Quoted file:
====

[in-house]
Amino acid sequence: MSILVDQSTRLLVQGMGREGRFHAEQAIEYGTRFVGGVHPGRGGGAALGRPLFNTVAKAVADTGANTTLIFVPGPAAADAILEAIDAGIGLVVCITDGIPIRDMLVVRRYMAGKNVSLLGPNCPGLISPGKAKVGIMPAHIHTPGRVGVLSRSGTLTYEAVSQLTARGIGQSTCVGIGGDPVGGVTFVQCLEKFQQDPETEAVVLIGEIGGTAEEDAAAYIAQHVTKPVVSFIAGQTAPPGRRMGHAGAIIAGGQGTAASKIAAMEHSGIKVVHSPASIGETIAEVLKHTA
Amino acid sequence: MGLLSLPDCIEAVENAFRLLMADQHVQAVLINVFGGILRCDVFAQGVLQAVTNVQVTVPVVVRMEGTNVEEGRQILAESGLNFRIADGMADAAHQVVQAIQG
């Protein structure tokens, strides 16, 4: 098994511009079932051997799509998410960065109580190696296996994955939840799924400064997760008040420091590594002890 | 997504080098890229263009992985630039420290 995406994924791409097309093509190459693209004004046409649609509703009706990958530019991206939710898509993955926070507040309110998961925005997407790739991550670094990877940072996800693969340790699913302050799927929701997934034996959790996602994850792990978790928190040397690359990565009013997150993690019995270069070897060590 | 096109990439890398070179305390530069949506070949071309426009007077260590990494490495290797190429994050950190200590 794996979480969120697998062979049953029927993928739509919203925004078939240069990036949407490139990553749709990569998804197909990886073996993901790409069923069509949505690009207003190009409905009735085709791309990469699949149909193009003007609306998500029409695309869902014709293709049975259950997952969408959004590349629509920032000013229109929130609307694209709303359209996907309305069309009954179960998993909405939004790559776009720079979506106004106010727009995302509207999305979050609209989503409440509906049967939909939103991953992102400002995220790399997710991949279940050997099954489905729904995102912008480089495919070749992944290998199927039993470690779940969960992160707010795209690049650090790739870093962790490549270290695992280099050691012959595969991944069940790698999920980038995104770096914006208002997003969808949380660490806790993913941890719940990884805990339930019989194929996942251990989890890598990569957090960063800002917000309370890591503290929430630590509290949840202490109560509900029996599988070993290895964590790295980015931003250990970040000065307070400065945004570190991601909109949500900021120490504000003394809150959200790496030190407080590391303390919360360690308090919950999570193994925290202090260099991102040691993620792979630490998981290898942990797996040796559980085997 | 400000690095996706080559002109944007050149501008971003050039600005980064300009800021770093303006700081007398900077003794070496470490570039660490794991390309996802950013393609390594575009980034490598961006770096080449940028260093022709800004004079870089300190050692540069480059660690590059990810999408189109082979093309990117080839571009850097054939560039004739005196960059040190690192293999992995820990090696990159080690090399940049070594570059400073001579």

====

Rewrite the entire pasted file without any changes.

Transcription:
[in-house]
Amino acid sequence: MSILVDQSTRLLVQGMGREGRFHAEQAIEYGTRFVGGVHPGRGGGAALGRPLFNTVAKAVADTGANTTLIFVPGPAAADAILEAIDAGIGLVVCITDGIPIRDMLVVRRYMAGKNVSLLGPNCPGLISPGKAKVGIMPAHIHTPGRVGVLSRSGTLTYEAVSQLTARGIGQSTCVGIGGDPVGGVTFVQCLEKFQQDPETEAVVLIGEIGGTAEEDAAAYIAQHVTKPVVSFIAGQTAPPGRRMGHAGAIIAGGQGTAASKIAAMEHSGIKVVHSPASIGETIAEVLKHTA
Amino acid sequence: MGLLSLPDCIEAVENAFRLLMADQHVQAVLINVFGGILRCDVFAQGVLQAVTNVQVTVPVVVRMEGTNVEEGRQILAESGLNFRIADGMADAAHQVVQAIQG
């Protein structure tokens, strides 16, 4: 098994511009079932051997799509998410960065109580190696296996994955939840799924400064997760008040420091590594002890 | 997504080098890229263009992985630039420290 995406994924791409097309093509190459693209004004046409649609509703009706990958530019991206939710898509993955926070507040309110998961925005997407790739991550670094990877940072996800693969340790699913302050799927929701997934034996959790996602994850792990978790928190040397690359990565009013997150993690019995270069070897060590 | 096109990439890398070179305390530069949506070949071309426009007077260590990494490495290797190429994050950190200590 794996979480969120697998062979049953029927993928739509919203925004078939240069990036949407490139990553749709990569998804197909990886073996993901790409069923069509949505690009207003190009409905009735085709791309990469699949149909193009003007609306998500029409695309869902014709293709049975259950997952969408959004590349629509920032000013229109929130609307694209709303359209996907309305069309009954179960998993909405939004790559776009720079979506106004106010727009995302509207999305979050609209989503409440509906049967939909939103991953992102400002995220790399997710991949279940050997099954489905729904995102912008480089495919070749992944290998199927039993470690779940969960992160707010795209690049650090790739870093962790490549270290695992280099050691012959595969991944069940790698999920980038995104770096914006208002997003969808949380660490806790993913941890719940990884805990339930019989194929996942251990989890890598990569957090960063800002917000309370890591503290929430630590509290949840202490109560509900029996599988070993290895964590790295980015931003250990970040000065307070400065945004570190991601909109949500900021120490504000003394809150959200790496030190407080590391303390919360360690308090919950999570193994925290202090260099991102040691993620792979630490998981290898942990797996040796559980085997 | 400000690095996706080559002109944007050149501008971003050039600005980064300009800021770093303006700081007398900077003794070496470490570039660490794991390309996802950013393609390594575009980034490598961006770096080449940028260093022709800004004079870089300190050692540069480059660690590059990810999408189109082979093309990117080839571009850097054939560039004739005196960059040190690192293999992995820990090696990159080690090399940049070594570059400073001579």